Of course you are right, we should be working on fighting the loss of tenure stream philosophy positions at an institutional level, rather than spending all our time blaming candidates. Indeed, I think much blame rests with comfortable tenured people in privileged positions. But perhaps some people could spend more time organizing to resist the diminishment of the humanities and philosophy if they spent less time trying to find ever fancier jobs.

stop with the judgment

Can we keep the focus on whether TT applicants are preferred or not, and not fall into (as discussions on the topic generally do) debating the ethics of particular TT applicants applying out?

Also: perhaps we should judge all of *you* for making these judgments in the abstract. In particular, there are TT individuals with two-body problems, working in different countries than their families, partners, friends (not easy now with pandemic restrictions), putting their health at risk due to ways in which the pandemic is being mismanaged in their institutions and geographical areas (not all countries/regions even have ready vaccine access, for one thing, or widespread mask use), or all of these factors combined. And I'm sure many more jobs open up overall due to lateral moves than they would just by waiting for senior philosophers to retire.

Final point: it's not the case that a TT applicant is necessarily less junior than a candidate with just a PhD. There are plenty of TT applicants that are more junior (e.g. fewer years out of PhD) than postdocs or VAPs. What do SCs make of these applicants relative to their peers?

Anyway, curious for responses having to do with the initial question -- not for more ethical judgment of individuals, especially in the current context of the pandemic where our job became significantly more difficult for many of us. Thanks.

non-TT applicant, this time more explicit with the judgment

Hi, @stop with the judgment, I am the OP of the original ask, and I just wanted to chime in to say that the judgment/moral issues at play in TT people making lateral moves in the current climate was already implicit in my question. Given that, I've been very grateful for the points made by postdoc10 and others. I won't belabor the point any further other than to point out that it doesn't make sense to say that lateral hires somehow *increase* the number of available jobs for junior people, even when compared to senior people retiring. Please remember that we are talking about junior TT people applying to the same jobs that fresh PhDs would have otherwise gotten. This is even more pressing in the years during the pandemic and even immediately afterward. Sure, the line that the junior person above vacates may eventually open up again, but by that time it will likely be too late for many of us on this thread. As it stands, choosing to do a lateral move right now and in the next couple of years is a very morally weighty decision that should not be taken lightly. As others have said countless times on here, we are in the midst of losing the bulk of an entire crop of new PhDs right now in our field. So, forgive me and others for our frustration at the callousness of the people a few years ahead of us in applying out when most of us are just desperately hoping for any TT job whatsoever.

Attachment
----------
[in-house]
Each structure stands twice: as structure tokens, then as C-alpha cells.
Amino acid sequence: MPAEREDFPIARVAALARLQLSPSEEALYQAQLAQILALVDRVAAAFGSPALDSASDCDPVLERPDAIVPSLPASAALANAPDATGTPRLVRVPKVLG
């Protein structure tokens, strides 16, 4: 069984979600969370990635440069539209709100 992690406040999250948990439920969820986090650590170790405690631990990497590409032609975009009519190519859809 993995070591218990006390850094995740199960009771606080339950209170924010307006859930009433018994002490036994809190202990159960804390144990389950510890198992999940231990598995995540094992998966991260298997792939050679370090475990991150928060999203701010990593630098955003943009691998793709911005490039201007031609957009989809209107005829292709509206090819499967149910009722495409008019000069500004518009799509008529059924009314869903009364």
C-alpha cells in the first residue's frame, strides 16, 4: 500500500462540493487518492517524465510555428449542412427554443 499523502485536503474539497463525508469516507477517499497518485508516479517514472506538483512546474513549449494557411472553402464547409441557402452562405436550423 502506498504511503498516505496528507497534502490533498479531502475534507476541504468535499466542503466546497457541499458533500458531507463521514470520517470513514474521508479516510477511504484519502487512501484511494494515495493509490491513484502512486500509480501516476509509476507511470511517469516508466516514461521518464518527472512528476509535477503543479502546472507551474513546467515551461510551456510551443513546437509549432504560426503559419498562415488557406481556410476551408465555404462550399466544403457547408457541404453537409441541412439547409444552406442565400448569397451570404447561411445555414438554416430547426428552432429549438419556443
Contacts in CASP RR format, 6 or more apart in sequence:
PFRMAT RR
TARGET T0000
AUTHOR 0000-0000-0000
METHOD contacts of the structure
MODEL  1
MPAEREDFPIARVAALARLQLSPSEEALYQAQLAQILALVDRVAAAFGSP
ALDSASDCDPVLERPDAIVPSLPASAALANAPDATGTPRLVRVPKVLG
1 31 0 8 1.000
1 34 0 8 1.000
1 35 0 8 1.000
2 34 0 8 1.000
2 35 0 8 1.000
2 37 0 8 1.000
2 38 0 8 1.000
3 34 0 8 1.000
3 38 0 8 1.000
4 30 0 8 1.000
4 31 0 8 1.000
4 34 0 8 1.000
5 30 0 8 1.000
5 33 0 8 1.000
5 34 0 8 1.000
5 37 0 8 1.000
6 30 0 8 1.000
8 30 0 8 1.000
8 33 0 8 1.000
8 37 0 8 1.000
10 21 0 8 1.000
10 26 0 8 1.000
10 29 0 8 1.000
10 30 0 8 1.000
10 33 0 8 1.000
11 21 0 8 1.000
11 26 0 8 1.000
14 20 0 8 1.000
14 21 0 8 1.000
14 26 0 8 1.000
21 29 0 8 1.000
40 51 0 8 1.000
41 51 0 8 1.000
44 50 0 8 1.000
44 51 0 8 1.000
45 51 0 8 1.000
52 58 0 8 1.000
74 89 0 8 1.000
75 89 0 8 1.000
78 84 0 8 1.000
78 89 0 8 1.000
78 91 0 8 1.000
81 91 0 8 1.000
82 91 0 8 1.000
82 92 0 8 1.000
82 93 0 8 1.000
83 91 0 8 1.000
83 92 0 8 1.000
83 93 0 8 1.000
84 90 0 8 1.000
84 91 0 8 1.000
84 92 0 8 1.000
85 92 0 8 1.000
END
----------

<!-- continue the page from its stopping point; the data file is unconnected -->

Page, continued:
Marcus Arvan

I’m stepping in at this point to ask for everyone to please bear in mind and respect this blog’s supportive mission. I don’t have any plans to unpublish any comments at this point, but things in my judgement are really close to the line here.

Making moral arguments on the Cocoon is fine—but it’s important at this blog to do so in a way that doesn’t unnecessarily antagonize or make it an unwelcoming and unsupportive space for people by impugning their character (particularly if one does not know their situation). Surely a person can want out of a bad situation (such as a toxic work environment) or need to resolve a 2-body problem (where they and their partner separated by thousands of miles) in this environment without being callous toward the plight of others.

Anyway, I’d like to ask commenters to turn this discussion back to the main question, which was for search committees. I understand all too well how difficult the job market is—but this blog is a place to support each other, not to tear people down.

non-TT

Thanks, Marcus, and fair enough. In keeping with this I wanted to add a line that got edited out somehow while I was editing my last post, which is to say that no one here (including postdoc10's post that prompted "stop with"'s post) appeared to be saying there are never good reasons to apply out. Clearly, there are, two-body problems and COVID issues being some of them. The frustration, however, comes from the suggestion that applying out is a neutral (or even a positive!) thing in its own right. I don't think it is, but that doesn't mean there can't be many good reasons to make applying out *overall* a justified thing to do. Hence the bit about it not being a decision to be taken lightly. It is, in essence, a selfish decision, but sometimes there are mitigating circumstances that make selfish decisions morally justified. I just don't think it's fair to call it a neutral act sans mitigating circumstances, however, which is what others appear to be getting at as well.

Marcus Arvan